The famed molesters under Julia Tuttle Causeway were never the only homeless colony in town. And now that those persecuted pervs have been dispatched to God-knows-where, we can give some overdue media attention to other, less Hannah Montana-lovin', local bands of merry hobos.
One such band: Camp Merrill, named after Jay Merrill, the hobo who founded the colony either a couple of months or ten years ago, depending upon whom you believe. On the day New Times encountered the group, a bulk of the members — four white men yelling to each other on bicycles — was pedaling away from the encampment across the street from Watercrest Care Center, an old folks home on West Dixie Highway in North Miami Beach. We chatted with Harold Gus, interim spokesperson while the camp's full-time mouthpiece, Ernest, was in jail for public drunkenness. Harold is a 68-year-old Kansas City native who keeps his divorce papers from three ex-wives wrapped in plastic in his jeans pockets.
The camp has some swell digs: torn black leather couches, a television with a collection of VHS tapes — Hudsucker Proxy, Gigli — a cabinet full of canned beans and corn, a cage stocked with two stuffed birds, and a shopping cart full of crushed beer cans. A cardboard sign announces "no vacancies" but lists the rules just in case you're persistent: "4-pack minimum [that's referring to six-packs] plus pack cigs." Also, "no crackheads."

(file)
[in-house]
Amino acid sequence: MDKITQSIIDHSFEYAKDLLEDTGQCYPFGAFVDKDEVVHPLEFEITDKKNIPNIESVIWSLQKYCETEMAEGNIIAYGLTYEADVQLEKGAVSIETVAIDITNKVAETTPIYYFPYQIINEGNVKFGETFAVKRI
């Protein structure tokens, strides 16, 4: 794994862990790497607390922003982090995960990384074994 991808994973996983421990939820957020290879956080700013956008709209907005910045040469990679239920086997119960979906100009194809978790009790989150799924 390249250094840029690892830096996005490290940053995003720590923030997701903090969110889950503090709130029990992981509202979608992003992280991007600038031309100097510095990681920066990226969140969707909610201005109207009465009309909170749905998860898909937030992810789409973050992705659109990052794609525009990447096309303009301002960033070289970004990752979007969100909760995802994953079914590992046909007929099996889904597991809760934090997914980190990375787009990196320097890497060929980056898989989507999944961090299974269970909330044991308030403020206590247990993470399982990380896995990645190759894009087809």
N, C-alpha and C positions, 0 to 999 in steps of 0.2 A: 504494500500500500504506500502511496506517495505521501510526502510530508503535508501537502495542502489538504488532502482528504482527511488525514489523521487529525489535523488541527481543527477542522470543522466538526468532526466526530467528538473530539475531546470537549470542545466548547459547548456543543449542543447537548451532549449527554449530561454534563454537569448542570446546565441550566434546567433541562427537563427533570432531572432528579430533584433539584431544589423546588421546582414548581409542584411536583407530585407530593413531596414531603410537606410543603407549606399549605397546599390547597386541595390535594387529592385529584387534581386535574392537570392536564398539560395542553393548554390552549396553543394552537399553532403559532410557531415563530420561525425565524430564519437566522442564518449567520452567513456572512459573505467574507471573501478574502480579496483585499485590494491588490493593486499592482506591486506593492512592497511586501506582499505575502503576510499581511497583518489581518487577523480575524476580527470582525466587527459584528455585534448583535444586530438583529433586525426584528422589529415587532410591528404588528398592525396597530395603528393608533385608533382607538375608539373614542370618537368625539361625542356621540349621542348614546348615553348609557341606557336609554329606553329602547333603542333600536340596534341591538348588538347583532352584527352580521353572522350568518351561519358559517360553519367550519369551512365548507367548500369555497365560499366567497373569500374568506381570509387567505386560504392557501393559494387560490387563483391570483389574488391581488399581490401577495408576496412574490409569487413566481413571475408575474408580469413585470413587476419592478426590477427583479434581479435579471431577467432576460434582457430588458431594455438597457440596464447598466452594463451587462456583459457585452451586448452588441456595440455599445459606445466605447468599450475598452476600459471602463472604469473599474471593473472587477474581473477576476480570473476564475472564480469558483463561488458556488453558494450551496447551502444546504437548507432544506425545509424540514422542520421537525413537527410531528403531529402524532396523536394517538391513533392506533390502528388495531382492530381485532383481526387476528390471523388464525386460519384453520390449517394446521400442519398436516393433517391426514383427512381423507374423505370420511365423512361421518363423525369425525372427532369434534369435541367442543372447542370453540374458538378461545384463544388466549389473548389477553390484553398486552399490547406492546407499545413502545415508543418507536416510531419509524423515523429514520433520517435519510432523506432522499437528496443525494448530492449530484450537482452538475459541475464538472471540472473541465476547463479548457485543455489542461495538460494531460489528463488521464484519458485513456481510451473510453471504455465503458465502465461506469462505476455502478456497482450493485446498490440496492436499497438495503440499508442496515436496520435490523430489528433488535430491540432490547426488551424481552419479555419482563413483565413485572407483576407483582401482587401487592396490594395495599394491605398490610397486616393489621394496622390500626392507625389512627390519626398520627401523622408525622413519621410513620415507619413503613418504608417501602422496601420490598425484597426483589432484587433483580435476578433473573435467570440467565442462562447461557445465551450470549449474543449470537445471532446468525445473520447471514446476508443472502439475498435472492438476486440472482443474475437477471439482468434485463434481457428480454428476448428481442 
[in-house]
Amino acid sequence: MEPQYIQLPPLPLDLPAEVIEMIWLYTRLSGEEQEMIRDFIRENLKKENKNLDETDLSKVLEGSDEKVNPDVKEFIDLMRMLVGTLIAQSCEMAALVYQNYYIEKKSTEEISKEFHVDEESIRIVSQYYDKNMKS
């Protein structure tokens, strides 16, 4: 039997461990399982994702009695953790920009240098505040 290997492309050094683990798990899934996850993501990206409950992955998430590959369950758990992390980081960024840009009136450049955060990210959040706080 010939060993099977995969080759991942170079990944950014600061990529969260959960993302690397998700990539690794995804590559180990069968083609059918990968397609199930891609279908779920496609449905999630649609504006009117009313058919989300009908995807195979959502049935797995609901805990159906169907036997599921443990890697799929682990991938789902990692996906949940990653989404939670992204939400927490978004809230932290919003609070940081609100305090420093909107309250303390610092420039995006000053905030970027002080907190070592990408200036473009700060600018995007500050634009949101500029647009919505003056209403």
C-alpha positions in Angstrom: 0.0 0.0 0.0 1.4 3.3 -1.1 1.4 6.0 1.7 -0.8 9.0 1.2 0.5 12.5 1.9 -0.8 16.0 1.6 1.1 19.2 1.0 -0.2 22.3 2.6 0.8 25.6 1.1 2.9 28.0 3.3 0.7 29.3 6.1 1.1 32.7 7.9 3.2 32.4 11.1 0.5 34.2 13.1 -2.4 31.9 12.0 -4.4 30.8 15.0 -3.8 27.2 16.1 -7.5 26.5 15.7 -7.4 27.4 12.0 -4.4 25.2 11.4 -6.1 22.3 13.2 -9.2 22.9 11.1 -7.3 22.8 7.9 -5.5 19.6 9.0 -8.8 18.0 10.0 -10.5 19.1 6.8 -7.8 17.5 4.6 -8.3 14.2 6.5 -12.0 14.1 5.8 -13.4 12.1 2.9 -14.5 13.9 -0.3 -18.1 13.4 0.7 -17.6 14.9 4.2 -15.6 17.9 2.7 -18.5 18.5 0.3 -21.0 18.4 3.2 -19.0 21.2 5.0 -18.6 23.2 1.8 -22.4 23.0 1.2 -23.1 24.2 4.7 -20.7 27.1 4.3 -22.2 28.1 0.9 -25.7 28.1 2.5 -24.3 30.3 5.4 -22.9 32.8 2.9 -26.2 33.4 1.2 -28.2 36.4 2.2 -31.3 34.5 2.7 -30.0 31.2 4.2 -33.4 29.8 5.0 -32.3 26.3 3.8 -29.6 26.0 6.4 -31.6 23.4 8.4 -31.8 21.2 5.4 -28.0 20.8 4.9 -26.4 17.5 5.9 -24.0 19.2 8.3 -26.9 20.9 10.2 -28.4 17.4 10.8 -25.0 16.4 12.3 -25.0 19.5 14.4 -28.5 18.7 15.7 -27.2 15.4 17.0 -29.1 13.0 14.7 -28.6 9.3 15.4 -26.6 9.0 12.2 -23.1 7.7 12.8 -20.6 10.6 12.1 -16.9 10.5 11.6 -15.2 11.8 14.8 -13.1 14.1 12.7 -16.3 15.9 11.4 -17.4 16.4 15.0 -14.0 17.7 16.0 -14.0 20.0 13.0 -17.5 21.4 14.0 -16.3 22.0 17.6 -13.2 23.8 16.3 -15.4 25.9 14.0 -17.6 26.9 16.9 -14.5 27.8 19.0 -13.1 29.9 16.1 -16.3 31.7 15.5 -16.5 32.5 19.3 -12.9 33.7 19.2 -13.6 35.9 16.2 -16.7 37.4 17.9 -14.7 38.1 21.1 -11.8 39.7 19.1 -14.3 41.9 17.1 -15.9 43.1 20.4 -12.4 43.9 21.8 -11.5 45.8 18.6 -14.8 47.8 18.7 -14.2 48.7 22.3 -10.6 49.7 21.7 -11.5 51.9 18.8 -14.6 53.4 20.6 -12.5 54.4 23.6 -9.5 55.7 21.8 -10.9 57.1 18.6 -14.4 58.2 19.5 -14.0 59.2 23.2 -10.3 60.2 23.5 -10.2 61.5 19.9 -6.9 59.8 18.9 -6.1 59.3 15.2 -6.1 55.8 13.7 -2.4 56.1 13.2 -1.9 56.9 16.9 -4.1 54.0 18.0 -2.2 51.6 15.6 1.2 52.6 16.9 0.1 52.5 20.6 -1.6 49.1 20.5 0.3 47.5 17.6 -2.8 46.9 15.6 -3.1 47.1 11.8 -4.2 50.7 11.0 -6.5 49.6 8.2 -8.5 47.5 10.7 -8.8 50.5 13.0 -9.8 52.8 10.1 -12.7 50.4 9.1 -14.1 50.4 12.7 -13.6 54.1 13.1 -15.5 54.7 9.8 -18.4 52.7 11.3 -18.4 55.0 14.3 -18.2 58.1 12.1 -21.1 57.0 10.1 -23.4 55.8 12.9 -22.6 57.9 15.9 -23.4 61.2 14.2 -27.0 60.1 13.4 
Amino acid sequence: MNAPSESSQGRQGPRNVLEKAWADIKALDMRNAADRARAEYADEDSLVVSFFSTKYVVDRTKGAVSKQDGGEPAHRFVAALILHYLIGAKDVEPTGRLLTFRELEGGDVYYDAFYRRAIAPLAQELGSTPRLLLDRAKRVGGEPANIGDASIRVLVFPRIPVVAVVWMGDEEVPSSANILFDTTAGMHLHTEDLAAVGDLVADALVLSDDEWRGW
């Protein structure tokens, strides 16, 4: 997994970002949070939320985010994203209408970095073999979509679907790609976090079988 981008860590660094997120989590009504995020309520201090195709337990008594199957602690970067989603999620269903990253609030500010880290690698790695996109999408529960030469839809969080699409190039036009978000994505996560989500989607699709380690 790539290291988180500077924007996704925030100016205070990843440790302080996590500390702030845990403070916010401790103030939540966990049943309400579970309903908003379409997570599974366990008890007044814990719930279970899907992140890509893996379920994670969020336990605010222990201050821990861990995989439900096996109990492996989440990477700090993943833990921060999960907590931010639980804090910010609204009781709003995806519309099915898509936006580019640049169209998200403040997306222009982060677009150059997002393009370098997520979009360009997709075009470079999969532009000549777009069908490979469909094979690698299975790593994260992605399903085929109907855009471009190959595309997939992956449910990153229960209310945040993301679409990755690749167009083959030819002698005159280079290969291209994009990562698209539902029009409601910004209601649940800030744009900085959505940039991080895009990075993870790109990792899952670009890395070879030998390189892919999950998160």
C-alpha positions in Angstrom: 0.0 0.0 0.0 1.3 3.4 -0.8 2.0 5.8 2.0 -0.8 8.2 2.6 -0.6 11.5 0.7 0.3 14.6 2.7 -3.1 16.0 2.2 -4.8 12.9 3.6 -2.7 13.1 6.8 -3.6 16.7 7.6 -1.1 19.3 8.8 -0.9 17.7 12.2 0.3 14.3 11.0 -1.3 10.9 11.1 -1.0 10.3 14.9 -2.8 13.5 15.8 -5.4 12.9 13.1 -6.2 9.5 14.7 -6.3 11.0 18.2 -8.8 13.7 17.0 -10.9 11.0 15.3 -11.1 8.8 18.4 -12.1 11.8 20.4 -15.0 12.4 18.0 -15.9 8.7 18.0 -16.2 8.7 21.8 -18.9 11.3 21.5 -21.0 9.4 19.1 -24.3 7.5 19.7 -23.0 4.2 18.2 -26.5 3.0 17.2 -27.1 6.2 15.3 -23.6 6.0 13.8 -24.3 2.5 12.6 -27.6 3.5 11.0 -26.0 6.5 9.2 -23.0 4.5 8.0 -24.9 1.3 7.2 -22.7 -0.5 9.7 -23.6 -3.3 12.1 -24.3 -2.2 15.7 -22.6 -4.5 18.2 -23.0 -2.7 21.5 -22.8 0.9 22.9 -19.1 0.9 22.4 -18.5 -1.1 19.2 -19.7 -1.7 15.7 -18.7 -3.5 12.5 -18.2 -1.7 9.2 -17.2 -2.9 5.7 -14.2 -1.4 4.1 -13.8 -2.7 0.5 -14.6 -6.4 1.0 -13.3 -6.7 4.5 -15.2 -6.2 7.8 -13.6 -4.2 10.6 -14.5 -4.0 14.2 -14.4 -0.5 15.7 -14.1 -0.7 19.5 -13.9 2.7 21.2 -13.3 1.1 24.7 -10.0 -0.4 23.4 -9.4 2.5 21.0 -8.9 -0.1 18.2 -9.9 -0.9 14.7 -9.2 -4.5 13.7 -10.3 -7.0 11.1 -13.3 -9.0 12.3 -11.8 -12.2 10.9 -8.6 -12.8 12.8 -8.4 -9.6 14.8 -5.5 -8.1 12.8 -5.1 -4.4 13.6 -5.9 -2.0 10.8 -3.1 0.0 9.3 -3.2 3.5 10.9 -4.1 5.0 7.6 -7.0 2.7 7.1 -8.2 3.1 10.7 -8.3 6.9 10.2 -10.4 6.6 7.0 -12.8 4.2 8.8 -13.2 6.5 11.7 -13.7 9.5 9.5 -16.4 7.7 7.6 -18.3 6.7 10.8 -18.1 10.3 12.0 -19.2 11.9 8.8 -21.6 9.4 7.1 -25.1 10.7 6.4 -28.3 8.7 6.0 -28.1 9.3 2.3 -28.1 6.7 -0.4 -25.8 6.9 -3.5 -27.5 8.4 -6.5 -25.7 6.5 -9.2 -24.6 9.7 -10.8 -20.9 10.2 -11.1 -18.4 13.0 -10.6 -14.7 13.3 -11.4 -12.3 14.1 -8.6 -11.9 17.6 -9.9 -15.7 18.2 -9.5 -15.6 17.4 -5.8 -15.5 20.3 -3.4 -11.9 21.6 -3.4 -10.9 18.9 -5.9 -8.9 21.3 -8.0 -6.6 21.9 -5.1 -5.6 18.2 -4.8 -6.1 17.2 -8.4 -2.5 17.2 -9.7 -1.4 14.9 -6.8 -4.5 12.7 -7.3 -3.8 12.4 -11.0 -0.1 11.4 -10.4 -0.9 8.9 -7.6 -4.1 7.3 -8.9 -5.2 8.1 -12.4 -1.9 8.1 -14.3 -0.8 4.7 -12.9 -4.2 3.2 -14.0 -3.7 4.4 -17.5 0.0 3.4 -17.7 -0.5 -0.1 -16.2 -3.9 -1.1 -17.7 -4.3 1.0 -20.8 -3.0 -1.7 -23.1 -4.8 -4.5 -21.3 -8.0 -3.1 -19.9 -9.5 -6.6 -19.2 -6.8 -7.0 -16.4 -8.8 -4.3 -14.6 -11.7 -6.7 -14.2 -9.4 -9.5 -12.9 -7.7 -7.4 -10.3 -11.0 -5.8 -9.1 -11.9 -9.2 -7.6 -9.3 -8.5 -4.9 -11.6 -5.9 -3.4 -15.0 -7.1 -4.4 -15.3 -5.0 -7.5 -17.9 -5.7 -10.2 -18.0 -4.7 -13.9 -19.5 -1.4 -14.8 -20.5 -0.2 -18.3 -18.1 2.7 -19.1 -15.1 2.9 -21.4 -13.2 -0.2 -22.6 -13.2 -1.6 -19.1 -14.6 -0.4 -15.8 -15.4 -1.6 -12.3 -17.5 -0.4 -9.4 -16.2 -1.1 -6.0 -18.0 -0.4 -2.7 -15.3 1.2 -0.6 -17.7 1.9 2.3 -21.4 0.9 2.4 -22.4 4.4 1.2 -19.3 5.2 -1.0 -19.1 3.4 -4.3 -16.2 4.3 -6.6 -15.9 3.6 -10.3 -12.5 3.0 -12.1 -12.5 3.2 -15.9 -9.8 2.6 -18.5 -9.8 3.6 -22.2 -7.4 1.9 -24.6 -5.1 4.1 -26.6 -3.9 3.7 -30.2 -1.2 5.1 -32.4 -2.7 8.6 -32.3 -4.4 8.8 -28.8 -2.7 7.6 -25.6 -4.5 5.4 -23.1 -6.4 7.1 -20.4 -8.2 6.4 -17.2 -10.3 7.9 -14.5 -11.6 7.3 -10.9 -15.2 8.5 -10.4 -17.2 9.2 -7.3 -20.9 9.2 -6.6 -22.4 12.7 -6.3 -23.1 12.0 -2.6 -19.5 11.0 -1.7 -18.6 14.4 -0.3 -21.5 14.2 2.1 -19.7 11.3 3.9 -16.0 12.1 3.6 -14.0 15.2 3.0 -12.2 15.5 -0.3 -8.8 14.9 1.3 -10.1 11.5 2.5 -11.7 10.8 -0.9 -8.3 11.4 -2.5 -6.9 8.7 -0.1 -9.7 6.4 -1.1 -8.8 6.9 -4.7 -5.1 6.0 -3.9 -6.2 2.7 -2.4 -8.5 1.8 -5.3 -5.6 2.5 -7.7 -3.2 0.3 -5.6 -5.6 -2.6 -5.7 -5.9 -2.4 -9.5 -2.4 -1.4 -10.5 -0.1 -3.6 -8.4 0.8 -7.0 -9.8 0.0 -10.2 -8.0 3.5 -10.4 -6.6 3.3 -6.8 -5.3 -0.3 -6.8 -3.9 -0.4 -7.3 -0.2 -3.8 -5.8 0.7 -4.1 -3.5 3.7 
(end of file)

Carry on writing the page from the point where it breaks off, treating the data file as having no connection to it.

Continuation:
Harold says there are about five charter members and usually about five additional "stragglers" each night. But all is not peachy in this Camp Nowhere: Cops have been hassling the colony, Harold says, even slashing tires and emptying his wardrobe all over the ground. "Look at my clothes!" he screams, pointing at a pile of clothes in the dirt. "I don't conduct myself that way!"
Neither Harold nor any of his camp-mates saw police vandalize the place. So what's his evidence? "My brothers wouldn't do that!" he booms, before apologizing: "I've been drinking a little bit."
Camp Merrill has become somewhat notorious to North Miami Beach beat cops, says Major Kathy Katerman, although she denies her department did any tire-slashing or clothing-strewing. Camp Merrill was recently evicted from the grounds of the town's Spanish Monastery, where homeless people have lived for years, after reports of drunken squabbles in the colony. "The Father complained that somebody had canceled their wedding plans there because [the colony] had scared her," says Katerman. "That church does a lot for the homeless. But when they start to affect the business, and the little old ladies going to church are frightened, something has to be done."